As the story goes, Lisa Jewell lost her job.  Then a friend dared her to write three chapters  of a novel in exchange for dinner at her favorite restaurant. According to Wiki, "those three chapters were eventually developed into Jewell's debut novel Ralph's Party, which then became the UK's bestselling debut novel in 1999."  In 2008, Ms. Jewell won the Melissa Nathan Award for Comedy Romance for her book, "31 Dream Street."  

Just so you know, I am only now learning of the term "chick lit"; it makes me think of a room full of chickens running around.  So that's what us reading gals are all about--just a bunch of plump, squawking white birds milling all over the place.  Who would have thunk it?

Anyway, the book "The Girls in the Garden" was highly readable and, to be honest, I finished it in two days in between my various other obligations because it was so hard to put down.  I was eager to find out who had attacked the little girl in the present, and what had happened to the young girl those many years ago who died in the Garden.  I just had to keep on reading until I found out.  The ending is not what you expect, and very challenging, and one that I think worthy of considerable discussion once you are finished the book.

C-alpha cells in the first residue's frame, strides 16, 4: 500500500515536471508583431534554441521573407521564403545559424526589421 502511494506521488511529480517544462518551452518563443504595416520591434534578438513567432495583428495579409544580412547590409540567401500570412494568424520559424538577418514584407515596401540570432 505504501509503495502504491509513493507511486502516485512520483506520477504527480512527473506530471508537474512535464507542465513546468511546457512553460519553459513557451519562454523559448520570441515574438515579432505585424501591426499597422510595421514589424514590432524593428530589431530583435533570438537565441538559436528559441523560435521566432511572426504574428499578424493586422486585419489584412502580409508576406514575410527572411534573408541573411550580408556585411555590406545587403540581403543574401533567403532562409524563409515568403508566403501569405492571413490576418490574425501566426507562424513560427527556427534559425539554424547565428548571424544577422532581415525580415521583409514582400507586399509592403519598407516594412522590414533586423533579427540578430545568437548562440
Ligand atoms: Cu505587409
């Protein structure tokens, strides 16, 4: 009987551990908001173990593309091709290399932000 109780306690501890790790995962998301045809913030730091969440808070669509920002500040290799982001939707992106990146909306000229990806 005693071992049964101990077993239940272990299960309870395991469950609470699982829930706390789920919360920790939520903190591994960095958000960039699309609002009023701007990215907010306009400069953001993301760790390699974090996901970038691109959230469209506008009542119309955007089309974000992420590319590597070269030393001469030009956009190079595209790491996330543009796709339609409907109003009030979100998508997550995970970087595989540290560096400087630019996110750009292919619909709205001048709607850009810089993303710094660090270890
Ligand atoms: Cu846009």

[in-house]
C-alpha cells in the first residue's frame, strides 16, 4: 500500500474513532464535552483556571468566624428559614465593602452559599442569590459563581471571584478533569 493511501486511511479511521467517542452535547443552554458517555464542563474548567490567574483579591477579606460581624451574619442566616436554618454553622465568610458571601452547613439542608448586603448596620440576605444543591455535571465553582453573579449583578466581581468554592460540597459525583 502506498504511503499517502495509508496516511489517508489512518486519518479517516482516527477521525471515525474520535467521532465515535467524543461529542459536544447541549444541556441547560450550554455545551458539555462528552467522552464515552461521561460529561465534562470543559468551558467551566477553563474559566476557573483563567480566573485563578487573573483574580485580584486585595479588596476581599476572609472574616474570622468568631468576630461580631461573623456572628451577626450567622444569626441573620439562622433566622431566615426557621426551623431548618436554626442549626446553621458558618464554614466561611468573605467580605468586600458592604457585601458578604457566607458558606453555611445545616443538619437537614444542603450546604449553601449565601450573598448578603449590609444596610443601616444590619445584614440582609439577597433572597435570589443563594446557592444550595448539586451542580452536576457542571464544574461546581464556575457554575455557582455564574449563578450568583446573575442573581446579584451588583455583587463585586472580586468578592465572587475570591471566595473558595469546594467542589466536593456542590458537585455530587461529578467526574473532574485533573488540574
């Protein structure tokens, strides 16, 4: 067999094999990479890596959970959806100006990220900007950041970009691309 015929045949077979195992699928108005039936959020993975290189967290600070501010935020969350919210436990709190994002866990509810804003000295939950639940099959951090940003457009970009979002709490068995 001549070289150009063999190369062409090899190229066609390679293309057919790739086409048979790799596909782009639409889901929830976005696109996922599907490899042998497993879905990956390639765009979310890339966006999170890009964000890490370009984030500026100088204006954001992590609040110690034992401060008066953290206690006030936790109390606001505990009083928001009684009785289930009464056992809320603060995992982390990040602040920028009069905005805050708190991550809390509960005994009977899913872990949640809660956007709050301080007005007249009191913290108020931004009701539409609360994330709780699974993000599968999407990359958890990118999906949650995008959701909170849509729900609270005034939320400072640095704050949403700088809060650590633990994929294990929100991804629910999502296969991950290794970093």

Lisa Jewell tells the story through the perspective of three of her characters:  Clare Wild, Pip Wild, and Adele Howe.  As the narrative slowly digs below the surface and explores all the layers of significance behind the various interactions among the characters, each person begins to understand that, after all, they do not truly understand or even know the people closest to them.  In addition, the characters go further to realize that they had not even understood themselves!  I particularly enjoyed the character of Pip, Clare's overly adult younger daughter who sees life with a wisdom that goes well beyond her years and outstrips that of the adults who surround her.

If there is any criticism I have, it is that I felt as though anyone who wasn't standard and run of the mill ended up getting a bad rap in this book.